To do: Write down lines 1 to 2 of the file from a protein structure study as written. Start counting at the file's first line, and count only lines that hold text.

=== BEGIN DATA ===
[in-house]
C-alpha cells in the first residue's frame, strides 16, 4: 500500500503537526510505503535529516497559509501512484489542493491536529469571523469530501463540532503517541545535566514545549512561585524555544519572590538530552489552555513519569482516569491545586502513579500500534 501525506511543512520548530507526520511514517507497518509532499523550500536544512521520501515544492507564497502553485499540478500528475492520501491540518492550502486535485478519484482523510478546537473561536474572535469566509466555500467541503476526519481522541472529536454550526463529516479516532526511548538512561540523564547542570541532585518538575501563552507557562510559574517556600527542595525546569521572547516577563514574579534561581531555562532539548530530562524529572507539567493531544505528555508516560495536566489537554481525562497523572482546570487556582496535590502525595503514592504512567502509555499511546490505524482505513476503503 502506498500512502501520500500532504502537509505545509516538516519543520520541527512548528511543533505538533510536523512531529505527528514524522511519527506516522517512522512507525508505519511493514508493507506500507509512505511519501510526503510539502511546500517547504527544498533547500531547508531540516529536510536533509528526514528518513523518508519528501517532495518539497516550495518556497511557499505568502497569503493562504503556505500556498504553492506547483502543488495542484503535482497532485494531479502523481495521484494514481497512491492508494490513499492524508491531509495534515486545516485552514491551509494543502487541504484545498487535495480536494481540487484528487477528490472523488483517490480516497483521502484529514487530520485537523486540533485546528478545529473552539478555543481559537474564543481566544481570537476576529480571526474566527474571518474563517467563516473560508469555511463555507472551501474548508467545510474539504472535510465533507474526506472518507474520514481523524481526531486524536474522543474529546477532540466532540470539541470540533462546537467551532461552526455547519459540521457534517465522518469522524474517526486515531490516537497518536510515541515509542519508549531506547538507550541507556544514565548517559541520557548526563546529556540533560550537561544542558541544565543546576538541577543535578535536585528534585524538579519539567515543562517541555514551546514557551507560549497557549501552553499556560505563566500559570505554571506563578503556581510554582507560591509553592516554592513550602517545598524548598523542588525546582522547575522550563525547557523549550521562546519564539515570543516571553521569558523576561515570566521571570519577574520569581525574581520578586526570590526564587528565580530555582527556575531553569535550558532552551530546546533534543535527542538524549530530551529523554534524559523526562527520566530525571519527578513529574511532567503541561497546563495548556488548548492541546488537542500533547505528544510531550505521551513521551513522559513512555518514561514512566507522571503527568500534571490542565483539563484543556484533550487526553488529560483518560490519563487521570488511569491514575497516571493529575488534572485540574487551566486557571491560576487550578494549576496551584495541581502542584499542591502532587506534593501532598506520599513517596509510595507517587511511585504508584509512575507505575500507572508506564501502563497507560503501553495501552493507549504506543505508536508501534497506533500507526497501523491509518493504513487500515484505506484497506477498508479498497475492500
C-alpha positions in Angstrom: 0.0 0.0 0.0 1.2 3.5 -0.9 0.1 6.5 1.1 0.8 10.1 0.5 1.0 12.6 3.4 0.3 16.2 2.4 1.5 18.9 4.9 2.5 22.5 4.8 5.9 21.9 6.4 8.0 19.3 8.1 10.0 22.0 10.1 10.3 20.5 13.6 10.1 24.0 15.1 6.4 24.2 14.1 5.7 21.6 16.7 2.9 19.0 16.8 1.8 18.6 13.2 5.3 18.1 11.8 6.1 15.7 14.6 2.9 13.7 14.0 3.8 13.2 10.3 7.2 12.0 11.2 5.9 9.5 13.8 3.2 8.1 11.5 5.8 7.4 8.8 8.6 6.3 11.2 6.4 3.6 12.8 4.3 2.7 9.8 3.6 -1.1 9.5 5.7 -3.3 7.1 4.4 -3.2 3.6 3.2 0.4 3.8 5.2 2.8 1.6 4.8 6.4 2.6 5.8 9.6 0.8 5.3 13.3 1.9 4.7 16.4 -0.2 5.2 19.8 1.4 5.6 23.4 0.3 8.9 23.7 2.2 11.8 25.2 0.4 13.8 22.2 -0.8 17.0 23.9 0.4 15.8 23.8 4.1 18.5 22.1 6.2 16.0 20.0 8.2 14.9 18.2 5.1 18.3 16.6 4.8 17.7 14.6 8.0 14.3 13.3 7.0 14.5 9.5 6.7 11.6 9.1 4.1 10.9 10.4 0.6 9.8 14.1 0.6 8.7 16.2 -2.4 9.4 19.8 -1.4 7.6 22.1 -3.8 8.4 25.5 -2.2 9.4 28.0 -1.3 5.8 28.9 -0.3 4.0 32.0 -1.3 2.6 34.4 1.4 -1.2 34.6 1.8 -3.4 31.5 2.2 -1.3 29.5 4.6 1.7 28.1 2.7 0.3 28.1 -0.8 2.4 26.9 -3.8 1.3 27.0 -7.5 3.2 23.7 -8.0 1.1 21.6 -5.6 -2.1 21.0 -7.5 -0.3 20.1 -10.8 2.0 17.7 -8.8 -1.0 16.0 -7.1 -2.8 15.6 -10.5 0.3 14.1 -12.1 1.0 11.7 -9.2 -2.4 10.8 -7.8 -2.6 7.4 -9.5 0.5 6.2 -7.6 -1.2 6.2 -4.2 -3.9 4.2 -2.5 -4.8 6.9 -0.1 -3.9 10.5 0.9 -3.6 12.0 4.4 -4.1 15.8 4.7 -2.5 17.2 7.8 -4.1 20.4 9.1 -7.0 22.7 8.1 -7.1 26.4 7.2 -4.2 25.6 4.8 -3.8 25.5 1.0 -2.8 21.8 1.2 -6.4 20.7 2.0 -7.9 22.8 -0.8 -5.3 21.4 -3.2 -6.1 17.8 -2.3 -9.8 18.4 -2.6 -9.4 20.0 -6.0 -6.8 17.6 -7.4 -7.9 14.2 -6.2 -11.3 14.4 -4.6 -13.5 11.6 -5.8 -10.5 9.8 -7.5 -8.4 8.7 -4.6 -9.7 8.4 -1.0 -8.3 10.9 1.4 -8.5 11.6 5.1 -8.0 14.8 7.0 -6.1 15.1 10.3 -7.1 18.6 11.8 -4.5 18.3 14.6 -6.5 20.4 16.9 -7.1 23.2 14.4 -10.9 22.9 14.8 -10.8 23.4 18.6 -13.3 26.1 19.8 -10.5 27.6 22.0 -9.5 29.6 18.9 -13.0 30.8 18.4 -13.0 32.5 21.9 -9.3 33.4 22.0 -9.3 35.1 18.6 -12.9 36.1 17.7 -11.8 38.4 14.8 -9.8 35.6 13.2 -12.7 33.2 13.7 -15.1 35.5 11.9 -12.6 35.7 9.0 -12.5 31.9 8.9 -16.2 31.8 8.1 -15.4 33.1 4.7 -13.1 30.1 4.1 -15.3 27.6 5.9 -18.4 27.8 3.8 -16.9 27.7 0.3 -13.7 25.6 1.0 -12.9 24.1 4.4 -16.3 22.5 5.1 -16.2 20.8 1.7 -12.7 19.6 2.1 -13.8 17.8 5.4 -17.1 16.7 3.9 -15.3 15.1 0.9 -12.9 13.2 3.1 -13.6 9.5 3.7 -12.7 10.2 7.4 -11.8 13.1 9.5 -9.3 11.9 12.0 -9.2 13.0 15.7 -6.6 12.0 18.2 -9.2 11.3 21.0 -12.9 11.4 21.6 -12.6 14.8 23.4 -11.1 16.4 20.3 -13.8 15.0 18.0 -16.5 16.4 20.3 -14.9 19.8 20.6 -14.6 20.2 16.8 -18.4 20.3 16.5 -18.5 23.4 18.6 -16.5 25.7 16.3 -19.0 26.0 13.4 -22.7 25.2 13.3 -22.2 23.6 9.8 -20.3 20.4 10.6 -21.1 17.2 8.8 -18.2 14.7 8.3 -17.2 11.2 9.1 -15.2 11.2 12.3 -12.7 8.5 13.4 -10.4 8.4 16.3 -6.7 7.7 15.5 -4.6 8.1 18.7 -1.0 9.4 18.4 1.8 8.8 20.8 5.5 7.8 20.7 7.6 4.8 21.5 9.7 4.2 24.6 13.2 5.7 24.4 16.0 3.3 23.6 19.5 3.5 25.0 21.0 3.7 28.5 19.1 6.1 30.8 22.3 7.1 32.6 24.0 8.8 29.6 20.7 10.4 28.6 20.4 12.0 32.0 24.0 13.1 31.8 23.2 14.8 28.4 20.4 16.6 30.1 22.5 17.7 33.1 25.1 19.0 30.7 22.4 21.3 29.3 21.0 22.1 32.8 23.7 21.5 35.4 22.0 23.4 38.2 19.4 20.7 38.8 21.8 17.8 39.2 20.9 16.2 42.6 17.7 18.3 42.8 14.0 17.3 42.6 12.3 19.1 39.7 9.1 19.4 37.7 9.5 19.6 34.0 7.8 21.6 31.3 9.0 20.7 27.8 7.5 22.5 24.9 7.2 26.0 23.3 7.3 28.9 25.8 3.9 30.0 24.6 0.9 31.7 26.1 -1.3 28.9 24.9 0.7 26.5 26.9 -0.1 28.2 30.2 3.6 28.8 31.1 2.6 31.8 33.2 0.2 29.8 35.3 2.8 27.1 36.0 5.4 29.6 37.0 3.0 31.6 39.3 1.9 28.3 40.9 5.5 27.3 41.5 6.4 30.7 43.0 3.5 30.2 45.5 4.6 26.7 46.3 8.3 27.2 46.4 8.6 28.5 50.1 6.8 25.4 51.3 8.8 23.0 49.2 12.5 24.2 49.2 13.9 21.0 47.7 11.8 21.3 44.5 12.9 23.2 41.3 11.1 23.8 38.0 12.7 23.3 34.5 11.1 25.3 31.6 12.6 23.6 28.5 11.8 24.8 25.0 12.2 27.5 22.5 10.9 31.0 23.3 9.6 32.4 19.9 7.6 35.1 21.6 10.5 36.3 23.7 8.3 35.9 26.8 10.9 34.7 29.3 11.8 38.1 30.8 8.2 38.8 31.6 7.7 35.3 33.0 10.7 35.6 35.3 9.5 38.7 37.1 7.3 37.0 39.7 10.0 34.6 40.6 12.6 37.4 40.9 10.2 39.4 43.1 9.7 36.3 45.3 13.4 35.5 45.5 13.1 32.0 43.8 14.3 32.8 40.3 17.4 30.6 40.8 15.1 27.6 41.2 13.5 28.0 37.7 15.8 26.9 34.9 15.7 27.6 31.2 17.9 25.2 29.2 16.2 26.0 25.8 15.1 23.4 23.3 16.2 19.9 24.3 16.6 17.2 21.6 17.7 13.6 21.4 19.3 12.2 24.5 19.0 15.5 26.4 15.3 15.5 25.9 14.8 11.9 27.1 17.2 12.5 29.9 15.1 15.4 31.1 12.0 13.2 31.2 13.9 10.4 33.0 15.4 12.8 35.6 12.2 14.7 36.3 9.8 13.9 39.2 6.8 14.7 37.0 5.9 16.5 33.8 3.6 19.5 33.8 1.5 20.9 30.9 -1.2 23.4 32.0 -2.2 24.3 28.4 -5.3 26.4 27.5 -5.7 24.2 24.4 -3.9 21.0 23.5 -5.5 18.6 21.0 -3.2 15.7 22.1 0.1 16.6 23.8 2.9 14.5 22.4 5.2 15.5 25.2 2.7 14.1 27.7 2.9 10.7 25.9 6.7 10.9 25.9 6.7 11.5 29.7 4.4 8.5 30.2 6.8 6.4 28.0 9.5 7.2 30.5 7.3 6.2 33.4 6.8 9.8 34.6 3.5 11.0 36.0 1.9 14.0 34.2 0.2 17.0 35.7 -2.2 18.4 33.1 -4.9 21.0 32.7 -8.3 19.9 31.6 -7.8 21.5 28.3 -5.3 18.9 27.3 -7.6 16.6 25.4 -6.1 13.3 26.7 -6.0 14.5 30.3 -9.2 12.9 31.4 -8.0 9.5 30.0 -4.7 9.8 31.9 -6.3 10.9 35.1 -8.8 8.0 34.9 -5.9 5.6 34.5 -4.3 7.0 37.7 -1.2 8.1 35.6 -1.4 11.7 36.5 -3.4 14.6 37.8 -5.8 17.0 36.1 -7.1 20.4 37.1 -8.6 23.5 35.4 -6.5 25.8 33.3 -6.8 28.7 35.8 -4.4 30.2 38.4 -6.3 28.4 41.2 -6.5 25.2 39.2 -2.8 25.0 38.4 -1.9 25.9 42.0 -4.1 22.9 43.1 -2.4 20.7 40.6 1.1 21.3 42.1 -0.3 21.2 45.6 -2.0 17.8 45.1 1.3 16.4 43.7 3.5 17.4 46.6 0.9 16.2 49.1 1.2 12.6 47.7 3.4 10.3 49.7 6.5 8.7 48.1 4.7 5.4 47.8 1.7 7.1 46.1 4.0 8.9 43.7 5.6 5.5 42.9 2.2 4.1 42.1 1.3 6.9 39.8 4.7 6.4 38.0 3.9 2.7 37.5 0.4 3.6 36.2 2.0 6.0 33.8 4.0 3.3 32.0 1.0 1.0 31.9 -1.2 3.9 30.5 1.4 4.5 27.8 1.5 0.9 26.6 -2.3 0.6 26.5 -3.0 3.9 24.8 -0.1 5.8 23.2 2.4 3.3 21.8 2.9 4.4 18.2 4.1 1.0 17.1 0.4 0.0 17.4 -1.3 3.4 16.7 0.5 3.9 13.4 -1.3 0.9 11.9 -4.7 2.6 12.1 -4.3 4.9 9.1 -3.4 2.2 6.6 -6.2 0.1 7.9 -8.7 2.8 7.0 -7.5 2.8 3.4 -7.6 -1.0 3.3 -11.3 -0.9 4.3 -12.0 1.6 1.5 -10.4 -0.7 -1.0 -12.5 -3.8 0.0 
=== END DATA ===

[in-house]
C-alpha cells in the first residue's frame, strides 16, 4: 500500500503537526510505503535529516497559509501512484489542493491536529469571523469530501463540532503517541545535566514545549512561585524555544519572590538530552489552555513519569482516569491545586502513579500500534 501525506511543512520548530507526520511514517507497518509532499523550500536544512521520501515544492507564497502553485499540478500528475492520501491540518492550502486535485478519484482523510478546537473561536474572535469566509466555500467541503476526519481522541472529536454550526463529516479516532526511548538512561540523564547542570541532585518538575501563552507557562510559574517556600527542595525546569521572547516577563514574579534561581531555562532539548530530562524529572507539567493531544505528555508516560495536566489537554481525562497523572482546570487556582496535590502525595503514592504512567502509555499511546490505524482505513476503503 502506498500512502501520500500532504502537509505545509516538516519543520520541527512548528511543533505538533510536523512531529505527528514524522511519527506516522517512522512507525508505519511493514508493507506500507509512505511519501510526503510539502511546500517547504527544498533547500531547508531540516529536510536533509528526514528518513523518508519528501517532495518539497516550495518556497511557499505568502497569503493562504503556505500556498504553492506547483502543488495542484503535482497532485494531479502523481495521484494514481497512491492508494490513499492524508491531509495534515486545516485552514491551509494543502487541504484545498487535495480536494481540487484528487477528490472523488483517490480516497483521502484529514487530520485537523486540533485546528478545529473552539478555543481559537474564543481566544481570537476576529480571526474566527474571518474563517467563516473560508469555511463555507472551501474548508467545510474539504472535510465533507474526506472518507474520514481523524481526531486524536474522543474529546477532540466532540470539541470540533462546537467551532461552526455547519459540521457534517465522518469522524474517526486515531490516537497518536510515541515509542519508549531506547538507550541507556544514565548517559541520557548526563546529556540533560550537561544542558541544565543546576538541577543535578535536585528534585524538579519539567515543562517541555514551546514557551507560549497557549501552553499556560505563566500559570505554571506563578503556581510554582507560591509553592516554592513550602517545598524548598523542588525546582522547575522550563525547557523549550521562546519564539515570543516571553521569558523576561515570566521571570519577574520569581525574581520578586526570590526564587528565580530555582527556575531553569535550558532552551530546546533534543535527542538524549530530551529523554534524559523526562527520566530525571519527578513529574511532567503541561497546563495548556488548548492541546488537542500533547505528544510531550505521551513521551513522559513512555518514561514512566507522571503527568500534571490542565483539563484543556484533550487526553488529560483518560490519563487521570488511569491514575497516571493529575488534572485540574487551566486557571491560576487550578494549576496551584495541581502542584499542591502532587506534593501532598506520599513517596509510595507517587511511585504508584509512575507505575500507572508506564501502563497507560503501553495501552493507549504506543505508536508501534497506533500507526497501523491509518493504513487500515484505506484497506477498508479498497475492500